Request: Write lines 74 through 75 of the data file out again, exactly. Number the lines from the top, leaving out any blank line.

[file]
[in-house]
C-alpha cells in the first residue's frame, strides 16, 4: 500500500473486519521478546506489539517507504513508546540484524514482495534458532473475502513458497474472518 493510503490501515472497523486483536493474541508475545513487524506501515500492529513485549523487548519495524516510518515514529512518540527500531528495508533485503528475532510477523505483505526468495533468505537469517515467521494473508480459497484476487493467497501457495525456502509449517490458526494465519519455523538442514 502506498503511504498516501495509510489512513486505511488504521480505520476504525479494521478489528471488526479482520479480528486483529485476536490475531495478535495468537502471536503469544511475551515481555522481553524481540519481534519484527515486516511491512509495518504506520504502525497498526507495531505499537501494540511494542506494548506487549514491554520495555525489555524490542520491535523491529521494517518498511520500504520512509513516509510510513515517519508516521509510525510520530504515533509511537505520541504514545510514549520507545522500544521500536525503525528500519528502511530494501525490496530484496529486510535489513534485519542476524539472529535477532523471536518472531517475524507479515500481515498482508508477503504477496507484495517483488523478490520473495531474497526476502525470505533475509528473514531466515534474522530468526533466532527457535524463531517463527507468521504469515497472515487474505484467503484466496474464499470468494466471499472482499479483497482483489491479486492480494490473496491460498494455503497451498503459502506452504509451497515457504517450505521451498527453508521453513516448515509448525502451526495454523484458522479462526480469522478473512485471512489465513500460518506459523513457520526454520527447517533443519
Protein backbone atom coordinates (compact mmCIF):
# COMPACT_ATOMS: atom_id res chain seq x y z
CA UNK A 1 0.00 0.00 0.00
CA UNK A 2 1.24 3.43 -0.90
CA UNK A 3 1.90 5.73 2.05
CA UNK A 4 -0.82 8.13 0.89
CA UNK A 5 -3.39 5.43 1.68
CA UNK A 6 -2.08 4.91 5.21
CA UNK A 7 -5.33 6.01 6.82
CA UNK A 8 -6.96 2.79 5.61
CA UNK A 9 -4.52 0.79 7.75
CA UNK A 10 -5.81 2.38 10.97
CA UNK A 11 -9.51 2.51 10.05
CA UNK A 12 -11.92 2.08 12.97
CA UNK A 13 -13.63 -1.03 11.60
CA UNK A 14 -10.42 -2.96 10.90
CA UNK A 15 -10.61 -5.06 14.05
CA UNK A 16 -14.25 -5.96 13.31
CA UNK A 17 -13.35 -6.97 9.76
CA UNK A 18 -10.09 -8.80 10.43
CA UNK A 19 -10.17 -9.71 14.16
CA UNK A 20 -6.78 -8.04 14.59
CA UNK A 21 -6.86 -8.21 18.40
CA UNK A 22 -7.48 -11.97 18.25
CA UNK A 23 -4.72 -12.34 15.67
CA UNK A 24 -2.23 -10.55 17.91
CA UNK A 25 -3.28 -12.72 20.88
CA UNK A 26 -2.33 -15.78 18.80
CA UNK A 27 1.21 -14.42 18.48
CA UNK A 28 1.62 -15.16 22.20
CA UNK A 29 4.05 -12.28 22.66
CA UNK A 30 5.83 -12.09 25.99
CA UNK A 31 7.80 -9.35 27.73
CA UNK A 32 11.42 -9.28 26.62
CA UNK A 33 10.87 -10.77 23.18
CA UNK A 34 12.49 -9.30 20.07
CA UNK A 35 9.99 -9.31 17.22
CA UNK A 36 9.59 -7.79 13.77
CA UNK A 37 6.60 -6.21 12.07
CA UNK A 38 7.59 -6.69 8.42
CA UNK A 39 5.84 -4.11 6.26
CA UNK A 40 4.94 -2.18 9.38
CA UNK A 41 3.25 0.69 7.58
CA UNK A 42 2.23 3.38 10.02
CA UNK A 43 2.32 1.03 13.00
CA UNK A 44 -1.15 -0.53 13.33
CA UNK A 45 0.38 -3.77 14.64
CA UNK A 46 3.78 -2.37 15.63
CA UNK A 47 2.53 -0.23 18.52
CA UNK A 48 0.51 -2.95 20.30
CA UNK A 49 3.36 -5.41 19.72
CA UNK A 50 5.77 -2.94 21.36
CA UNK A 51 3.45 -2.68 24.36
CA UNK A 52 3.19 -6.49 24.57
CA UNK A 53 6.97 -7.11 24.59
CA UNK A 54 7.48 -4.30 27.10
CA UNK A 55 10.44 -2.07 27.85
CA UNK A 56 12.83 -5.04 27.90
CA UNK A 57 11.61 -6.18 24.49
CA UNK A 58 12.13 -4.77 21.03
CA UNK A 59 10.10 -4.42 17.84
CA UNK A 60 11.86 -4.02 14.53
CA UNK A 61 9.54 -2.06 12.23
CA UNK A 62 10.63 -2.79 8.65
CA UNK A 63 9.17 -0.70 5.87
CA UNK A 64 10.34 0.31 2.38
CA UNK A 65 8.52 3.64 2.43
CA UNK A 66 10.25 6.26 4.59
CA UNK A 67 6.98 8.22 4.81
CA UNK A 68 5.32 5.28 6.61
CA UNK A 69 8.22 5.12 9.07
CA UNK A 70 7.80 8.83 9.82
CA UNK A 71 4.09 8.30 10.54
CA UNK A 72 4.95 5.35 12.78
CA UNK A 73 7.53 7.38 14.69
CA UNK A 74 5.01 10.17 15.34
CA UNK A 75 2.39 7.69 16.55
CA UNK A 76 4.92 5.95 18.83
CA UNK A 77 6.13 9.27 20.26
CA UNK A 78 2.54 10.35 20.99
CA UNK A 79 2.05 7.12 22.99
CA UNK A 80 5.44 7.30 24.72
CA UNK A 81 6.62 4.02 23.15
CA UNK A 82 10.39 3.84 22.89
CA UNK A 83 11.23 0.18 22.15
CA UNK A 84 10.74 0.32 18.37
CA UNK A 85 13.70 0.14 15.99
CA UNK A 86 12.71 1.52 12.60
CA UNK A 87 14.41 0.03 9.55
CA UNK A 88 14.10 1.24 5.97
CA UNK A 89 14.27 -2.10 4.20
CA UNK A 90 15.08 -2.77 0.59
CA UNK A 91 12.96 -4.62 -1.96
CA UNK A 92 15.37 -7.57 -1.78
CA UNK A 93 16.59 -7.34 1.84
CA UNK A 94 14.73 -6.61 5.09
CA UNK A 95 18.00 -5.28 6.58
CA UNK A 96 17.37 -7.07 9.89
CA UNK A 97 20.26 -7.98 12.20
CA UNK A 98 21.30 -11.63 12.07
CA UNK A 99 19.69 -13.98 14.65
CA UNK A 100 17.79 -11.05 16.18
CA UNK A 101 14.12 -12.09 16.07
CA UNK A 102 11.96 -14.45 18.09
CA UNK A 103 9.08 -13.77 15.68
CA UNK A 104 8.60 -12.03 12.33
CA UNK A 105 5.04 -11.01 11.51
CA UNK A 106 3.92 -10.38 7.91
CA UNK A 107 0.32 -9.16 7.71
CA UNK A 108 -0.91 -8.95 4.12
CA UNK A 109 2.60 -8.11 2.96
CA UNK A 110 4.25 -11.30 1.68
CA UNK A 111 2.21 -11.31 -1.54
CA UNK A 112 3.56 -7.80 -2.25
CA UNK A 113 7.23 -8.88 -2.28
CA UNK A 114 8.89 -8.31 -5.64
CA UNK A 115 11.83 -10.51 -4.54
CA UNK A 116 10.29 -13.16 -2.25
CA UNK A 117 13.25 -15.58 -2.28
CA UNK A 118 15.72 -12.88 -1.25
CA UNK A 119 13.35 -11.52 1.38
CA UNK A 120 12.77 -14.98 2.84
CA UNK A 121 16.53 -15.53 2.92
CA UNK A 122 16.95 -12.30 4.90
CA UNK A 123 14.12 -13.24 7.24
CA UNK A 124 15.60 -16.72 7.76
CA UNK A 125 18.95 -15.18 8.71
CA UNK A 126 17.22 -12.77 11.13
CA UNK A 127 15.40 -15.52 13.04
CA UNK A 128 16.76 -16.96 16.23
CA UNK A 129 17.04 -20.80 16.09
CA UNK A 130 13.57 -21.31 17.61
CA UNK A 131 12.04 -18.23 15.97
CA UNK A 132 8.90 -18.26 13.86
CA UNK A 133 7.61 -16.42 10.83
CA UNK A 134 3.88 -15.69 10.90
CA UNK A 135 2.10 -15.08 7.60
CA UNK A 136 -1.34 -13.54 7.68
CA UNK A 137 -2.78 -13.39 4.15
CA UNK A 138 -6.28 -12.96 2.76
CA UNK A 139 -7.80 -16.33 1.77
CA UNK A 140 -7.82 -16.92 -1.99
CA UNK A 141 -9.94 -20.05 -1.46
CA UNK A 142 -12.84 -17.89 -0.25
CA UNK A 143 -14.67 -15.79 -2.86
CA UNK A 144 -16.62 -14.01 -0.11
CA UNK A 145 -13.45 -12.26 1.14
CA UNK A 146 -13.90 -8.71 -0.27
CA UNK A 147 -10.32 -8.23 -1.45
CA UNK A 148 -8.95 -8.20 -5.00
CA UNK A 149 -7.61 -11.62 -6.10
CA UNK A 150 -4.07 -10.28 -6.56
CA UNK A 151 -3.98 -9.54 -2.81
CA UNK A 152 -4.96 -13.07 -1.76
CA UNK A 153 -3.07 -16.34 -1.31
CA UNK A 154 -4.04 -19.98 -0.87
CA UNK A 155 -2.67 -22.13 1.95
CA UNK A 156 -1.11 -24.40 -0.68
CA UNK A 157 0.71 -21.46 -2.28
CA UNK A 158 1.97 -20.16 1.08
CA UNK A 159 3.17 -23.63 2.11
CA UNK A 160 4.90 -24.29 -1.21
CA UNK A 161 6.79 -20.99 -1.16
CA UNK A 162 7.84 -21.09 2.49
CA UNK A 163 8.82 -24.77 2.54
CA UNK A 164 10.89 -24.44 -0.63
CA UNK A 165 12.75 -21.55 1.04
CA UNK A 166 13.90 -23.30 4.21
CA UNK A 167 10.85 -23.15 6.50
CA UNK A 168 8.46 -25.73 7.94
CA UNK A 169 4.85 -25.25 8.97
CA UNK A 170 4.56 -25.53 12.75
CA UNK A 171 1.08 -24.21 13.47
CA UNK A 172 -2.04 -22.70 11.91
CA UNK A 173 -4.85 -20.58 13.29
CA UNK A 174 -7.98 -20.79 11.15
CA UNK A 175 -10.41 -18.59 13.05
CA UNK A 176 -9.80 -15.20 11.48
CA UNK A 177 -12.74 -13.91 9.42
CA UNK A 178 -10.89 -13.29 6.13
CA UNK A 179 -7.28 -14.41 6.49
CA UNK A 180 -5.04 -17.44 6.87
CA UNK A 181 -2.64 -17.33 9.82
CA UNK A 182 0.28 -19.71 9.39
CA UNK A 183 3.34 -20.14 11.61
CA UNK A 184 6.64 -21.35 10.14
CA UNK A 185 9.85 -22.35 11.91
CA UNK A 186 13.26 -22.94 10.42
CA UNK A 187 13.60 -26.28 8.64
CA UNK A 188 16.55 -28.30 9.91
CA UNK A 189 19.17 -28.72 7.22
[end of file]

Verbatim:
CA UNK A 70 7.80 8.83 9.82
CA UNK A 71 4.09 8.30 10.54